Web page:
In the discussion regarding mass shootings in America that has become so unfortunately relevant, blame has been placed all across the board. There is without a doubt a problem that has gotten worse as of late; just in the last month, shootings in Isla Vista, Portland, Seattle and Las Vegas have left Americans justifiably looking for a cause. Relaxed gun laws, violent video games and the proliferation of social media have all come into the spotlight. In a recent op ed, Washington Post film critic Ann Hornaday even tried to connect the popularity of Judd Apatow movies to the Isla Vista shooting, blaming “escapist fantasies” of “mass entertainment … overwhelmingly controlled by white men.”
Looking to these factors, whether or not they are correlated to the issue, distracts from the root of the problem: mental illness and its mishandled treatment. As long as we are looking for a source of violence that is anything other than the aggressors themselves, these tragedies will continue. Americans need to view these killers for what they are — confused, lonely and aggressive people suffering from mental health issues that have gone unaddressed — rather than the products of whatever social evil is trendy for the news to sully that week.
For every gun owner who uses their gun to harm, there are thousands of others who own them responsibly. For every mass shooter who has played a violent video game, there are thousands of gamers who would never even consider such an act. For every killer who uses social estrangement as an excuse to open fire, there are thousands of self-perceived “outcasts” who would never think to harm another human.
These external scapegoats for mass shootings are simply a convenient way for media outlets to capitalize on and profit from these tragic events — it allows them to publish more and more articles about mass shootings, tying them to unrelated “evils.” They also allow individuals to make sense of the shootings, allowing them to ignore the possibility of random acts of violence and place blame on something tangible and separate from them.
Sure, increased gun control and background checks could make it more difficult for someone planning a shooting to follow through on their plan. But as long as guns exist in America, people will be able to get a
hold of them somehow. Besides, there are plenty of countries that have created effective and safe gun cultures: Switzerland, for example, ranks extremely high for gun ownership but has a much lower homicide rate than most countries.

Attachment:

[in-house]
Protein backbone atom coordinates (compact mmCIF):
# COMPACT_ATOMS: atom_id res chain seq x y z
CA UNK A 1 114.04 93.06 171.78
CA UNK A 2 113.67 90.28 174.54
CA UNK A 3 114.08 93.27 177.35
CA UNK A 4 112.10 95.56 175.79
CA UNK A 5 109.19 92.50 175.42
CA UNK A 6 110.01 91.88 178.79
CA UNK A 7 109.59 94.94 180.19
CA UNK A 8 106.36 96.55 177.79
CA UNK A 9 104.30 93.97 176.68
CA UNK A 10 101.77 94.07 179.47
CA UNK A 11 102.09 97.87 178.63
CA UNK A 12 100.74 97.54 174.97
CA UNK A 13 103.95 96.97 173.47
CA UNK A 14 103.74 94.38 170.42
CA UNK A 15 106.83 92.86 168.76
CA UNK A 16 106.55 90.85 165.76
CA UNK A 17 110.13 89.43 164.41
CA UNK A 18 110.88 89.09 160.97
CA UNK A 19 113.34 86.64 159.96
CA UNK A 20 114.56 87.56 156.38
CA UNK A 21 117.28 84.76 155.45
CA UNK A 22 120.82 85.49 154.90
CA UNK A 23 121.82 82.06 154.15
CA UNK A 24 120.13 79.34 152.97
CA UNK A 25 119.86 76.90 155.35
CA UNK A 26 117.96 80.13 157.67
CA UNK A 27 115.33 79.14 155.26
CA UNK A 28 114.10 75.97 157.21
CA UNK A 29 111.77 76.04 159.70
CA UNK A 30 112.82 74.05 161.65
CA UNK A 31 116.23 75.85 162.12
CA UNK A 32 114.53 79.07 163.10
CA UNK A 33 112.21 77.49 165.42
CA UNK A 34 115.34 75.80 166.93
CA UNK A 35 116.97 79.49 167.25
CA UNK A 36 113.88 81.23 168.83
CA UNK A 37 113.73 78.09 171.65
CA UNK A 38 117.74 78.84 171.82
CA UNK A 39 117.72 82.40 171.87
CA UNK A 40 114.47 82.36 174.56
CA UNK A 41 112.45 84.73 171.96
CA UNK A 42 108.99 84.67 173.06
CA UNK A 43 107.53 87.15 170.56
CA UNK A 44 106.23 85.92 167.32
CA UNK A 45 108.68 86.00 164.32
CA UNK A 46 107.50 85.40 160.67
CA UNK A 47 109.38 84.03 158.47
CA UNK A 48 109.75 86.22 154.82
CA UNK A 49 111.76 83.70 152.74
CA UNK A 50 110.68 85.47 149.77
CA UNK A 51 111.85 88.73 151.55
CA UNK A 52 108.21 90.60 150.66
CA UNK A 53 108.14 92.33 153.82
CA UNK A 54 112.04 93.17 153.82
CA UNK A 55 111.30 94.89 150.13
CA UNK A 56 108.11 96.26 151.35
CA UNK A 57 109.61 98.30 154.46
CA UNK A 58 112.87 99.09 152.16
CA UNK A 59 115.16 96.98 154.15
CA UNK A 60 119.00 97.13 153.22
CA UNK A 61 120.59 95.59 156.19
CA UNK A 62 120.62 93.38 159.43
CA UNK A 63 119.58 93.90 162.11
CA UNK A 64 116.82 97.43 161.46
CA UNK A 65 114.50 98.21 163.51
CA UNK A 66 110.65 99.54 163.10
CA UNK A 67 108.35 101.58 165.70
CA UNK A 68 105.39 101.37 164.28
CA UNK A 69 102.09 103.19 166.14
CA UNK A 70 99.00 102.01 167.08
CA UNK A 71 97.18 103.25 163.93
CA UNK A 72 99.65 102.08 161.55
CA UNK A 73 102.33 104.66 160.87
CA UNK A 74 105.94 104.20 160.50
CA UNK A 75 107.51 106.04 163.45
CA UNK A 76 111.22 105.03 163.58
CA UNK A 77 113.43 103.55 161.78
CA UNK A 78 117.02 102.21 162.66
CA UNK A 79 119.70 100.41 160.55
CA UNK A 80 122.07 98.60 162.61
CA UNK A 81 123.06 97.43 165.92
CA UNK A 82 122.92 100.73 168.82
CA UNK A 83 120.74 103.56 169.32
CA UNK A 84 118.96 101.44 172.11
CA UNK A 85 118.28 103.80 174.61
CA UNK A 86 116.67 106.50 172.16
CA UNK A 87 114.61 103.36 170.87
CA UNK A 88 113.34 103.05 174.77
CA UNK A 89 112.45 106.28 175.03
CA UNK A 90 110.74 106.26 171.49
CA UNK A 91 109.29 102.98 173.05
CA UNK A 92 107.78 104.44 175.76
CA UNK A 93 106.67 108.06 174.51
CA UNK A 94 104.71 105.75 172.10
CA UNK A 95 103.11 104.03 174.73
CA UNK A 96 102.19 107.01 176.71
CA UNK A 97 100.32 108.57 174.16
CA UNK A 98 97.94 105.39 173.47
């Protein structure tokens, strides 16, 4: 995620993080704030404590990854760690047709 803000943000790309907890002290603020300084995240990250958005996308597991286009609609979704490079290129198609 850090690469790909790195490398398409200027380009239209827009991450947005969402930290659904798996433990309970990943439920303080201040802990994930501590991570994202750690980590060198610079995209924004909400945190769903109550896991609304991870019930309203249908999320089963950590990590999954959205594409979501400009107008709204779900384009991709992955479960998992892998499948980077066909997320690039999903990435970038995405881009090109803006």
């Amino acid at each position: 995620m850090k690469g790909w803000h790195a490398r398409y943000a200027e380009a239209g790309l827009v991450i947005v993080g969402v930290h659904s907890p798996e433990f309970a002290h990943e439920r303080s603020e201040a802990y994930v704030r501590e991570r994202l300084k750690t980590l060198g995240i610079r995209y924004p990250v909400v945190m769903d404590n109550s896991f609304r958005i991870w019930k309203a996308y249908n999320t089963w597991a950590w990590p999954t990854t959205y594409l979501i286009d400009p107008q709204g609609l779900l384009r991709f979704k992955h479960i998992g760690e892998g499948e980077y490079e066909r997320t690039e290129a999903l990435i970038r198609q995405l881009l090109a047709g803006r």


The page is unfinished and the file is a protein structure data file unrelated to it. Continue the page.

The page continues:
To truly turn this trend of mass shootings in America, we should be focusing on providing adequate care to those suffering from mental illness, and recognizing the signs that someone might be in danger of harming themselves and others. Granted, much is unknown about mental health issues, and these “signs” might not be so easily spotted. But by improving access to care, reducing the stigmas associated with mental illness and educating the public on mental health issues, America would be striking at the heart of the issue. Instead, so far we have been largely ignoring it, choosing to blame unsubstantiated influences on the shooters.
In fact, focusing on potentially unrelated “causes” is insulting and unfair to those affected by mass shootings, warping tragedies into media frenzies and shifting focus away from providing help to those who need it. Tuesday’s Portland shooting should not be regarded as “proof” to back a political agenda against guns or media. It was a terrible event for the families and friends of victims and the gunman alike, and our focus should be on helping them.
Looking forward, we should be attempting to create a culture of professional and responsible care for mentally ill individuals. Elliot Rodger, for example, had been treated for mental health issues from the time he was eight years old, but was able to legally buy and store three handguns. Given his determination to carry out his plan, it is likely he would have found a way even without them — his history of mental illness, however, should have been taken into consideration. In this case, it was not the guns that were the root of the problem, but Rodger himself.
Until we as a society extend sympathy and understanding toward individuals facing these kinds of issues, we will continue facing the same problems — an unacceptable possibility given their increasing frequency in the past year. I’m not an expert who can make scientific suggestions to improve mental health care, and the institution as a whole has a way to go in America. Blaming external factors, however, dangerously ignores the cause of a terrible pattern of events that are becoming all too frequent.
Burke Gibson is a senior majoring in economics and is the editorial director of the Daily Trojan.